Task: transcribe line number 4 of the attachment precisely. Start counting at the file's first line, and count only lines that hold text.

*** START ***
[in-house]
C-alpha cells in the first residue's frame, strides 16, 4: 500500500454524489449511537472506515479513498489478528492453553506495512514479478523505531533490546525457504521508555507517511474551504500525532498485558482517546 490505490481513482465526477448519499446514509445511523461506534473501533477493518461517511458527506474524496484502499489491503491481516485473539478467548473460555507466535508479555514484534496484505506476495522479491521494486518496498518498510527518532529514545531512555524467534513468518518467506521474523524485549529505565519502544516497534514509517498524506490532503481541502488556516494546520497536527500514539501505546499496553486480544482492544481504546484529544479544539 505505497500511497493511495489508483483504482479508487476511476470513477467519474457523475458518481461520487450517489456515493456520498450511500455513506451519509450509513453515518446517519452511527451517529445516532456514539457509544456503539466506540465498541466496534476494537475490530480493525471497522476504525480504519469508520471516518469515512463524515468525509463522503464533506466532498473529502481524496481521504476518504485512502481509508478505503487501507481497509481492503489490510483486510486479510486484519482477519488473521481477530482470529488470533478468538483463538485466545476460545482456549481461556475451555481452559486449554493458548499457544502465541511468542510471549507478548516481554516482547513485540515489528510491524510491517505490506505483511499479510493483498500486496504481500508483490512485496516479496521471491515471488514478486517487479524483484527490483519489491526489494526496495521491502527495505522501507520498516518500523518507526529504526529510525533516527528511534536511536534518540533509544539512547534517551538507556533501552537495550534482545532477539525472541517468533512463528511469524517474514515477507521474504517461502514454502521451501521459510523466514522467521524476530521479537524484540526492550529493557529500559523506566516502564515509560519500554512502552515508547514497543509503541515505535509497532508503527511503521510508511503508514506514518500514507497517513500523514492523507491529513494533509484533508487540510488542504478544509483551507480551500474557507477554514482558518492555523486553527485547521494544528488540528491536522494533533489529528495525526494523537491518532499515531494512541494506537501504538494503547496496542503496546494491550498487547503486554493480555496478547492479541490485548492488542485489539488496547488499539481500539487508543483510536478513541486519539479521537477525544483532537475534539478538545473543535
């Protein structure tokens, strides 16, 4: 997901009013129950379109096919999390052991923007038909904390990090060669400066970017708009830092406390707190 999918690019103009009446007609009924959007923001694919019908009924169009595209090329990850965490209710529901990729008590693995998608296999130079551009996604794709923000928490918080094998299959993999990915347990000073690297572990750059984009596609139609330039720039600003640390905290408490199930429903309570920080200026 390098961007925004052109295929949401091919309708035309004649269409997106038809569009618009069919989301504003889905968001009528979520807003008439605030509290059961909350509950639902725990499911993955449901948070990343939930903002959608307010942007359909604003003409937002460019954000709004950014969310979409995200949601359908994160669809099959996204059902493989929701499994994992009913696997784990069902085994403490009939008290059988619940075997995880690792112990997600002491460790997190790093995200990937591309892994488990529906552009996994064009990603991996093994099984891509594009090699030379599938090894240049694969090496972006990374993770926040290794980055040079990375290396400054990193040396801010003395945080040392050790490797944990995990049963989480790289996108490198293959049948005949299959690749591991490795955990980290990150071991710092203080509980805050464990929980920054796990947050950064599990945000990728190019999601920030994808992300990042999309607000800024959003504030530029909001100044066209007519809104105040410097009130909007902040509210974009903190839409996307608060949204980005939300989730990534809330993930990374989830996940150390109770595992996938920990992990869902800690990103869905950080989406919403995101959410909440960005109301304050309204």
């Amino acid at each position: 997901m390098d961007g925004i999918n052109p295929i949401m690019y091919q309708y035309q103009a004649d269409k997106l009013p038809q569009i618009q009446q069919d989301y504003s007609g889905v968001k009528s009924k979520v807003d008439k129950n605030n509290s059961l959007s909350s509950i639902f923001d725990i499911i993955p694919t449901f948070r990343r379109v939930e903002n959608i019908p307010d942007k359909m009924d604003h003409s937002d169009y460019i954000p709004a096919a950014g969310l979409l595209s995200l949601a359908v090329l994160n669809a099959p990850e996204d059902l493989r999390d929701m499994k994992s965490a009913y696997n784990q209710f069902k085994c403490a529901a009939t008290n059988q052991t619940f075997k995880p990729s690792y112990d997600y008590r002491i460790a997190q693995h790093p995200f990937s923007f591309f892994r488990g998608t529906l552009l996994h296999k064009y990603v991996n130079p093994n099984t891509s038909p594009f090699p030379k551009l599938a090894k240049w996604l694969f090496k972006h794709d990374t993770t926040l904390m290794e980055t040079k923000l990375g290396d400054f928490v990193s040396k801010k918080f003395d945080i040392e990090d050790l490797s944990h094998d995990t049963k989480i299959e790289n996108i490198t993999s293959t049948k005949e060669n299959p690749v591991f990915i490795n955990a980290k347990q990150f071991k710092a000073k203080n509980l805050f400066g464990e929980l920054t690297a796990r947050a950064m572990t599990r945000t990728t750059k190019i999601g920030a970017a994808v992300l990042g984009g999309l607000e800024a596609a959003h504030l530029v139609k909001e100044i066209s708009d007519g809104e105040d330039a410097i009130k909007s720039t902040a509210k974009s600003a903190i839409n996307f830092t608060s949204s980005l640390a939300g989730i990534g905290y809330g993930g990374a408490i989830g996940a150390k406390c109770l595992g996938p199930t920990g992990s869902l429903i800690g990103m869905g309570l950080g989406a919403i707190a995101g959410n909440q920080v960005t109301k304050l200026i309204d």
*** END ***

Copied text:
């Amino acid at each position: 997901m390098d961007g925004i999918n052109p295929i949401m690019y091919q309708y035309q103009a004649d269409k997106l009013p038809q569009i618009q009446q069919d989301y504003s007609g889905v968001k009528s009924k979520v807003d008439k129950n605030n509290s059961l959007s909350s509950i639902f923001d725990i499911i993955p694919t449901f948070r990343r379109v939930e903002n959608i019908p307010d942007k359909m009924d604003h003409s937002d169009y460019i954000p709004a096919a950014g969310l979409l595209s995200l949601a359908v090329l994160n669809a099959p990850e996204d059902l493989r999390d929701m499994k994992s965490a009913y696997n784990q209710f069902k085994c403490a529901a009939t008290n059988q052991t619940f075997k995880p990729s690792y112990d997600y008590r002491i460790a997190q693995h790093p995200f990937s923007f591309f892994r488990g998608t529906l552009l996994h296999k064009y990603v991996n130079p093994n099984t891509s038909p594009f090699p030379k551009l599938a090894k240049w996604l694969f090496k972006h794709d990374t993770t926040l904390m290794e980055t040079k923000l990375g290396d400054f928490v990193s040396k801010k918080f003395d945080i040392e990090d050790l490797s944990h094998d995990t049963k989480i299959e790289n996108i490198t993999s293959t049948k005949e060669n299959p690749v591991f990915i490795n955990a980290k347990q990150f071991k710092a000073k203080n509980l805050f400066g464990e929980l920054t690297a796990r947050a950064m572990t599990r945000t990728t750059k190019i999601g920030a970017a994808v992300l990042g984009g999309l607000e800024a596609a959003h504030l530029v139609k909001e100044i066209s708009d007519g809104e105040d330039a410097i009130k909007s720039t902040a509210k974009s600003a903190i839409n996307f830092t608060s949204s980005l640390a939300g989730i990534g905290y809330g993930g990374a408490i989830g996940a150390k406390c109770l595992g996938p199930t920990g992990s869902l429903i800690g990103m869905g309570l950080g989406a919403i707190a995101g959410n909440q920080v960005t109301k304050l200026i309204d």